The Prophets Were Preachers

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“The great preachers of the Old Testament times were the Prophets. You are no doubt all aware that the New Testament minister corresponds not at all to the Old Testament priest, but in important respects to the Old Testament prophet. Alas, that the great majority of the Christian world so early lost sight of this fact, and that many are still so slow, even among Protestants, to perceive it clearly. The New Testament minister is not a priest, a cleric—except in so far as all Christians are a priesthood, a clergy, viz., the Lord’s heritage—he is a teacher in God’s name, even as the Old Testament prophet was a teacher, with the peculiar advantage of being inspired. You also know that it was by no means the main business of the prophets to predict the future—as people are now apt to suppose from our modern use of the world prophet—but that they spoke of the past and the present, often much more than of the future. The prophets reminded the people of their sins, exhorted them to repent, and instructed them in religious and moral, in social and personal duties; and when they predicted the future, it was almost always in the way of warning or encouragement, as a motive to forsake their sins and serve God. The predictive element naturally attracts the chief attention of Bible readers today, and yet in reality, as things stood then, it was almost always subordinate, and often comparatively diminutive. The prophets were preachers.”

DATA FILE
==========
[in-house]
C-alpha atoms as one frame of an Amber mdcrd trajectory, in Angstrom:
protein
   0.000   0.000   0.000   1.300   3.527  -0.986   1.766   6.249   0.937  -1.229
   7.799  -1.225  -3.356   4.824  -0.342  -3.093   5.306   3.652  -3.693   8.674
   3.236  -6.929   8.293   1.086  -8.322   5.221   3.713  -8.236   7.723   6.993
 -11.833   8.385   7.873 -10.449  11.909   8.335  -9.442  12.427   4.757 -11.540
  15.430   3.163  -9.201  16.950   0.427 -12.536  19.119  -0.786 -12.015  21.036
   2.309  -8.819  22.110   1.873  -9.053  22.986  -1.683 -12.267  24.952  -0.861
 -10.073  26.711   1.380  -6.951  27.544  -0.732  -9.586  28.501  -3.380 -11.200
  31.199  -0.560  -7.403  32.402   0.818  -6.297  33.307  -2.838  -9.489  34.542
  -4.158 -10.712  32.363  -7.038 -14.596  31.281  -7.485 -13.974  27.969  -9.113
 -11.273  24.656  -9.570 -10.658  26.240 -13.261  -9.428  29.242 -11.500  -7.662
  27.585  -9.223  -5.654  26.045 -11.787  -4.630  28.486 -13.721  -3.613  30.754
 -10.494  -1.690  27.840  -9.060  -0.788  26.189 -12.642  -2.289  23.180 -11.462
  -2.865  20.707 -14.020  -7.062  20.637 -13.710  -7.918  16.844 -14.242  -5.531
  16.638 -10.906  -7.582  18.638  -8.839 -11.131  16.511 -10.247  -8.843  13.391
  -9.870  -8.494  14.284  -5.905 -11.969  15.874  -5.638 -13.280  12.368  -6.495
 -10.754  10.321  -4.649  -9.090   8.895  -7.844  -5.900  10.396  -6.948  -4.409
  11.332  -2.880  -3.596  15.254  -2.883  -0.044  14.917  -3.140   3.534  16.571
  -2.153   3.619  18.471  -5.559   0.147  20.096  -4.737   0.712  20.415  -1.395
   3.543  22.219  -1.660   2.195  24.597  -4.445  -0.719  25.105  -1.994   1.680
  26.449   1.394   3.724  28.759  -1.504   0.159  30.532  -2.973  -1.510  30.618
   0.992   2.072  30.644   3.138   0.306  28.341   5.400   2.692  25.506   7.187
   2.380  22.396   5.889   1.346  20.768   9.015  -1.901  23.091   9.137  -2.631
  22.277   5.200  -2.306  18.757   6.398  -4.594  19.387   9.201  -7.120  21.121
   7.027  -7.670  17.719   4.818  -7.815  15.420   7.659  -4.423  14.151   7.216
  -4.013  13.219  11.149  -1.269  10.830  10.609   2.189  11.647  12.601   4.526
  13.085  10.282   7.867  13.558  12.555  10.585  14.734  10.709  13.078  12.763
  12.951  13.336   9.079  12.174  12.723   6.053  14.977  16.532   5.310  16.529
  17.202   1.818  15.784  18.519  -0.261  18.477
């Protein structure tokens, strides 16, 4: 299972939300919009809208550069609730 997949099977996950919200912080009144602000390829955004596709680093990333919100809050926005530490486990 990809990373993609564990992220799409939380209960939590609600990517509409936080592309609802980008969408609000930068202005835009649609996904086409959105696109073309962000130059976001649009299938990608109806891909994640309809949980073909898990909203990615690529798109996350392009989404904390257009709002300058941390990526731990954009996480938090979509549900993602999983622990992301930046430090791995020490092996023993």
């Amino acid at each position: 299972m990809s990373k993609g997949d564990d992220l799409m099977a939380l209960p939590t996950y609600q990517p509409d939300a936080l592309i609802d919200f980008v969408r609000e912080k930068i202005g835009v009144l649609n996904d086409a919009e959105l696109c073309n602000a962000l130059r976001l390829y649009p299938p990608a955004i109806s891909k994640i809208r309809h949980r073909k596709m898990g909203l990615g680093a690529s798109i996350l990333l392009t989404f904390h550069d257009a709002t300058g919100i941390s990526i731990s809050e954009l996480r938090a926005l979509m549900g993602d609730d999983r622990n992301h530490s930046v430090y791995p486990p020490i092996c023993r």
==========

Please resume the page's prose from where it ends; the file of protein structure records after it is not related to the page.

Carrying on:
John Broadus

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